Is Herpes Transmitted by Skin to Skin Contact?

Author :- Rich Mancuso Feb. 25, 2021, 9:01 a.m.
Is Herpes Transmitted by Skin to Skin Contact?

 According to many websites, they clearly state that herpes is transmitted through skin-to-skin contact. While this is an accurate description of how many can become infected with herpes simplex, it's quite simplistic. This statement leaves out a great deal of information about the diabolical genius of this six million-year-old virus and its sneaky behavior. 

It's only skin deep. 

 Outside of the body, the herpes virus is quite unstable and quickly loses infectivity in an environment that is not a human (as some research papers demonstrate). Some papers indeed show that the live herpes virus can survive more than 30 minutes and up to a few hours on surfaces; however, this does not mean the virus is strong enough to infect. Correlation does not guarantee causation. It's complicated.{1}

 Herpes, like many other viruses on the planet, has an intrinsic biological need to survive. But herpes on its own, like a virus sitting on a surface all by itself, might as well be a simple dust particle. This is because it needs a cell to survive, an epithelial cell to be exact. It cannot infect or reproduce without it. The outer layer of the skin does not have live epithelial cells, so basically the virus can sit quietly on the outer layer of your skin until it gets washed away or dies (after an hour or so). Without finding an epithelial cell, it's a goner.

"In terms of biology, you have to remember that the upper layers of your skin are all DEAD, so there is no support for a herpes virus infection there; entry of the virus into those cells would result in nothing because those cells cannot support replication. However, if you go lower, to the actual dermis (not the epidermis), there are live cells that can support herpes growth. But unless you have a real cut/scrape/sore that's visible, you'd never know when a microscopic "hole" in the epidermis occurred to permit a herpes infection into the live cell area."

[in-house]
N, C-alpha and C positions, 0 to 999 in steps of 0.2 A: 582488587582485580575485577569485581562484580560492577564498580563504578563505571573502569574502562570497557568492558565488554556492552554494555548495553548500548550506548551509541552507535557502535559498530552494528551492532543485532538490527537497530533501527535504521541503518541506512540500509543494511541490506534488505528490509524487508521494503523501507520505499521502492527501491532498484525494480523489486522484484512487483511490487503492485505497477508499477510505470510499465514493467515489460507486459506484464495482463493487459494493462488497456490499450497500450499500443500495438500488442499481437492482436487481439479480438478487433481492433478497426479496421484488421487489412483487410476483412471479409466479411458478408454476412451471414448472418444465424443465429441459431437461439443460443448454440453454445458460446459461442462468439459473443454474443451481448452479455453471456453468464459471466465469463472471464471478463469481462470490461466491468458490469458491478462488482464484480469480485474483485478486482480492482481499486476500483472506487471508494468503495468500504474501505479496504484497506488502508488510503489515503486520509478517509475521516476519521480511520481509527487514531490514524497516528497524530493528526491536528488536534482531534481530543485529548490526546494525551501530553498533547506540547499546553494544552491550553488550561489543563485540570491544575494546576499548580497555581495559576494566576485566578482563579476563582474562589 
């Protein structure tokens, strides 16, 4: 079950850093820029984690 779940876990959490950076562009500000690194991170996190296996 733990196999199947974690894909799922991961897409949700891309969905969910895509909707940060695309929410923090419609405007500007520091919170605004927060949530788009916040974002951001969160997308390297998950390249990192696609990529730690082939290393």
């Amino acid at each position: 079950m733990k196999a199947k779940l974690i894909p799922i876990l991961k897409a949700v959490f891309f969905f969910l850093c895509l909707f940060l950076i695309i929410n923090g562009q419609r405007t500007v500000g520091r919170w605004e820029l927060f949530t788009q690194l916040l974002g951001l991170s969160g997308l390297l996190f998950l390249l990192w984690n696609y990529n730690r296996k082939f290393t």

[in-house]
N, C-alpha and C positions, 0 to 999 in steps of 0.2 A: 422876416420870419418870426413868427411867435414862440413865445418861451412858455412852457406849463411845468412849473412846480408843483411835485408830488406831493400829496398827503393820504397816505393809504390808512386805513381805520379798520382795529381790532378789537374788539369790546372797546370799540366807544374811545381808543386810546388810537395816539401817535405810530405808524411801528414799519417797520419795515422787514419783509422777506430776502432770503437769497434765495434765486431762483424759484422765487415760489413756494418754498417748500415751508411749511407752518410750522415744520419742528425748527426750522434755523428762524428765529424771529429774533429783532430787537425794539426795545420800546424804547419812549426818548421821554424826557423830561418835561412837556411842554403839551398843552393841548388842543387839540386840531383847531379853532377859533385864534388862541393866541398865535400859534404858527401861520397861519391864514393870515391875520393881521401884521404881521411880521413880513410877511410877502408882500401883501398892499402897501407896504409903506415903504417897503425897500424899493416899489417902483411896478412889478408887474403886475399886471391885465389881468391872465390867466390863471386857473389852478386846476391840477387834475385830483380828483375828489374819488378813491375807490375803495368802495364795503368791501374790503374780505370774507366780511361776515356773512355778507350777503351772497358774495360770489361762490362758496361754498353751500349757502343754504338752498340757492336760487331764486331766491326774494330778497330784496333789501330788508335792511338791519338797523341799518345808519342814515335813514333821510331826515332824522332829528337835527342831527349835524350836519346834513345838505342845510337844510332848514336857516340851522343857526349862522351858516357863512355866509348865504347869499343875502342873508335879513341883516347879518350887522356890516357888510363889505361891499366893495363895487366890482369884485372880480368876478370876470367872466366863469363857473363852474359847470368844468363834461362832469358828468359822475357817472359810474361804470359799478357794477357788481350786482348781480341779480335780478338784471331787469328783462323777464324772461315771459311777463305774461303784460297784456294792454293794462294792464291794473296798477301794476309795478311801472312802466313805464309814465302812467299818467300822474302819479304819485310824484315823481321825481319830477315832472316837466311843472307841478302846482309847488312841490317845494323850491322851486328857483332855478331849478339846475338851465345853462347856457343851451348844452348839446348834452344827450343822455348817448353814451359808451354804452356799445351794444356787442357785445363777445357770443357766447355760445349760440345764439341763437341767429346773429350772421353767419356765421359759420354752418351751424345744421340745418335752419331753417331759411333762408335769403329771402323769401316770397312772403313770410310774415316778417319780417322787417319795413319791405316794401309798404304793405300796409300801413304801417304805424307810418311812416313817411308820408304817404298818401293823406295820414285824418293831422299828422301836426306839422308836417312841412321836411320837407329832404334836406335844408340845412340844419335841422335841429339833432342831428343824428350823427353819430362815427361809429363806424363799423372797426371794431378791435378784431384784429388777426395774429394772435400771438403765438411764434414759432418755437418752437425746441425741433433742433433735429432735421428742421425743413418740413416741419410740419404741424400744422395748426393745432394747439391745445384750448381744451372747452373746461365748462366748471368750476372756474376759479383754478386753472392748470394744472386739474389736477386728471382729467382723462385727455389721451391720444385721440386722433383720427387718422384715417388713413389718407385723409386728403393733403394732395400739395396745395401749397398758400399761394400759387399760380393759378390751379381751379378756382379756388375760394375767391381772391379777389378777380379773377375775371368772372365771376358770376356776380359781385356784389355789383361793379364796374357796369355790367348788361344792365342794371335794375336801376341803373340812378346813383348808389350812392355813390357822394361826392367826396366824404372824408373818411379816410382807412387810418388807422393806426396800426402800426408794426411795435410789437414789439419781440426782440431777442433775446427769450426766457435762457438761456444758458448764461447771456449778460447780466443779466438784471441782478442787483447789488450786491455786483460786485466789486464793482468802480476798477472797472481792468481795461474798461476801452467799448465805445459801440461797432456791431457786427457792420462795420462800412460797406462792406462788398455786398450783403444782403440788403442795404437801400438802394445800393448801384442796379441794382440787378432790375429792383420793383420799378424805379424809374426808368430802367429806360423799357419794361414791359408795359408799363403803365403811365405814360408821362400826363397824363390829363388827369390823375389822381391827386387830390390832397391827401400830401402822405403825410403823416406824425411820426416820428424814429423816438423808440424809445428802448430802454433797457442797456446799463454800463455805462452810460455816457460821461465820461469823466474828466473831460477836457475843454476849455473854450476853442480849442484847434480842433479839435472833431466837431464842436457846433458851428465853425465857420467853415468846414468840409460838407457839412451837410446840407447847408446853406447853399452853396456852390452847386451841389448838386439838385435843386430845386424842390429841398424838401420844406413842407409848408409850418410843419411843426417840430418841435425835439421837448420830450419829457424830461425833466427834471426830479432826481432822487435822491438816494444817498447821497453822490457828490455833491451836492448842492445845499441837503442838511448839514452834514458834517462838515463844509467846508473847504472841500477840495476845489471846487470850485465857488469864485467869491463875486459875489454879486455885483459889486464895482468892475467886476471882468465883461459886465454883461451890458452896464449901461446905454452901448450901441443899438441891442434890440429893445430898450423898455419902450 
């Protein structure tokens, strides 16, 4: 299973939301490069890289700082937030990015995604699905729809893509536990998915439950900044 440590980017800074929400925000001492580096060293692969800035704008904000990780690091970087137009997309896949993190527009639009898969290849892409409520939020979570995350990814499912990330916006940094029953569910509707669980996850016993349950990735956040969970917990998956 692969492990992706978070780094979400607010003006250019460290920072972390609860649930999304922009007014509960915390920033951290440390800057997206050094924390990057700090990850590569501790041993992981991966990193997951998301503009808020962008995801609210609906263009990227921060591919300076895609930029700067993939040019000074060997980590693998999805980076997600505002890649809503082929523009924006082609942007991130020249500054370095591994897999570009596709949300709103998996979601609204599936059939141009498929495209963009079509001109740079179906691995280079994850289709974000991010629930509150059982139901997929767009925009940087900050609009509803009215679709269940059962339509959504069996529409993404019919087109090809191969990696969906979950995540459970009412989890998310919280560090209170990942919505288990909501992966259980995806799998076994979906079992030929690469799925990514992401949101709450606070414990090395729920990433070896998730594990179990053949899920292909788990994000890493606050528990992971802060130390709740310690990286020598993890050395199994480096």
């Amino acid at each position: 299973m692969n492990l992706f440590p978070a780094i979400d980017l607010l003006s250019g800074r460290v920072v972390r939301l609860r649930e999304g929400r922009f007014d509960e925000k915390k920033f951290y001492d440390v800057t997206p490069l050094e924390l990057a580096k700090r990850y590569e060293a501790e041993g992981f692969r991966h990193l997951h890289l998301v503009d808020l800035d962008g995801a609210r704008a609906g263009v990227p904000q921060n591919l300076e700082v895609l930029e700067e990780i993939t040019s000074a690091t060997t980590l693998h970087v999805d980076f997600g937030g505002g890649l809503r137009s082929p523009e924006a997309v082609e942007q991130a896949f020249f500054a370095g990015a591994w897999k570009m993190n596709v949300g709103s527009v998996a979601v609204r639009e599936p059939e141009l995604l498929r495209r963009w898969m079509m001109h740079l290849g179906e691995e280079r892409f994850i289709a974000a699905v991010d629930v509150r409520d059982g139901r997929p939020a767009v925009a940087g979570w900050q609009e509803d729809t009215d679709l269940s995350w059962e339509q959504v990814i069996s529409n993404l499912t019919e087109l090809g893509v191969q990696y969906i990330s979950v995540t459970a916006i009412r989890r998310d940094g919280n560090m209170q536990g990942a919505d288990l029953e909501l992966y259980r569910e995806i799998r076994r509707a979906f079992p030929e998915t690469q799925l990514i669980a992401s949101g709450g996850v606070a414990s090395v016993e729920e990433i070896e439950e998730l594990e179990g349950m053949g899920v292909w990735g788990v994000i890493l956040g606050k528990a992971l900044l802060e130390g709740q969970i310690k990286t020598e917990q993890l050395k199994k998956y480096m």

Barry Margulies, Ph.D

It's Moist

OK, so it's pretty evident that skin to skin transmission is a bit more difficult for the virus to make its new home in us, but what about other parts of our body?

 Great question. So let's talk about mucosal epithelium. A basic description of this would be warm, wet, and moist areas such as the mouth, vagina, anus, etc. (the reddish-pink areas you see). Don't you just love the word MOIST?

  •   Definition: A mucous membrane, also known as a mucosa (plural: mucosae), is a layer of cells that surrounds body organs and body orifices. It is made from ectodermal tissue.  Mucous membranes can contain or secrete mucus, which is a thick fluid that protects the inside of the body from dirt and pathogens such as viruses and bacteria. Many different mucous membranes exist, such as mucous membranes in the respiratory systemdigestive system, and reproductive system. Source

So using the previous example of the virus being present on the skin—let's say the herpes virus is on a person's hands or the male genitalia, and it comes into contact with a mouth, a vagina, and anus, etc. What do you think the chances are of passing on the virus to these new areas? Well, it's a good guess that the virus can or will be passed on this way and have very little issue finding the cells that it needs to reproduce, to create an infection, and continue its life as a reoccurring disease. Moist mucus membranes anyone? Lovely right? 

It should be evident that the subject of skin to skin is barely skimming the top layer of the story and it leaves out a great deal of information with regards to asymptomatic shedding or the risk of passing on the virus. 

The idiom of "skin to skin" is just a simple way to describe the possibilities or ways of transmission. But I guess it really is true when people say. . . it's only skin deep.  

Originally posted on Asking For A Friend.